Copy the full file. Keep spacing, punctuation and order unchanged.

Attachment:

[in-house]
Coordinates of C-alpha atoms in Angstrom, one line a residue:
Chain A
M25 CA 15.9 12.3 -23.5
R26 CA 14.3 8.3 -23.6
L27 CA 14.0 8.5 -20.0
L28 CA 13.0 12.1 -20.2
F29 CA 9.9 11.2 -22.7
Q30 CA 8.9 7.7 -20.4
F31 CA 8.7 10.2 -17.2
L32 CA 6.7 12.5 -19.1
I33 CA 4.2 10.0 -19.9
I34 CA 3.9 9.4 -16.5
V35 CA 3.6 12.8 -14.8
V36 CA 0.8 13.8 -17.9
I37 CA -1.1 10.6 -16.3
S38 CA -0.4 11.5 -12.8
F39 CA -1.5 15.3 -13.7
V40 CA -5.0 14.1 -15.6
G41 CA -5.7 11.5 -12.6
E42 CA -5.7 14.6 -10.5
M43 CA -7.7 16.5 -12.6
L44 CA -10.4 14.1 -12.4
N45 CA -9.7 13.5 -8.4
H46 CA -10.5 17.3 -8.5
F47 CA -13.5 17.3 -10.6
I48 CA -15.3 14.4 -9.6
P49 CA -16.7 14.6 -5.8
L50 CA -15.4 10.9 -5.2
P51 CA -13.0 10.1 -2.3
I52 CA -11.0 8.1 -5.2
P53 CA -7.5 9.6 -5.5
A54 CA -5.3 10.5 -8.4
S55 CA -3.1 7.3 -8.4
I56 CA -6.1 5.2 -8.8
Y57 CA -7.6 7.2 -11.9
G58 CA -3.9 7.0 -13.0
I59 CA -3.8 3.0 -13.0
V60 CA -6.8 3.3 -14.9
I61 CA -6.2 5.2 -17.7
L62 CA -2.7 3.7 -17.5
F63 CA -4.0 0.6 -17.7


[in-house]
Coordinates of C-alpha atoms in Angstrom, one line a residue:
Chain A
M25 CA 15.9 12.3 -23.5
R26 CA 14.3 8.3 -23.6
L27 CA 14.0 8.5 -20.0
L28 CA 13.0 12.1 -20.2
F29 CA 9.9 11.2 -22.7
Q30 CA 8.9 7.7 -20.4
F31 CA 8.7 10.2 -17.2
L32 CA 6.7 12.5 -19.1
I33 CA 4.2 10.0 -19.9
I34 CA 3.9 9.4 -16.5
V35 CA 3.6 12.8 -14.8
V36 CA 0.8 13.8 -17.9
I37 CA -1.1 10.6 -16.3
S38 CA -0.4 11.5 -12.8
F39 CA -1.5 15.3 -13.7
V40 CA -5.0 14.1 -15.6
G41 CA -5.7 11.5 -12.6
E42 CA -5.7 14.6 -10.5
M43 CA -7.7 16.5 -12.6
L44 CA -10.4 14.1 -12.4
N45 CA -9.7 13.5 -8.4
H46 CA -10.5 17.3 -8.5
F47 CA -13.5 17.3 -10.6
I48 CA -15.3 14.4 -9.6
P49 CA -16.7 14.6 -5.8
L50 CA -15.4 10.9 -5.2
P51 CA -13.0 10.1 -2.3
I52 CA -11.0 8.1 -5.2
P53 CA -7.5 9.6 -5.5
A54 CA -5.3 10.5 -8.4
S55 CA -3.1 7.3 -8.4
I56 CA -6.1 5.2 -8.8
Y57 CA -7.6 7.2 -11.9
G58 CA -3.9 7.0 -13.0
I59 CA -3.8 3.0 -13.0
V60 CA -6.8 3.3 -14.9
I61 CA -6.2 5.2 -17.7
L62 CA -2.7 3.7 -17.5
F63 CA -4.0 0.6 -17.7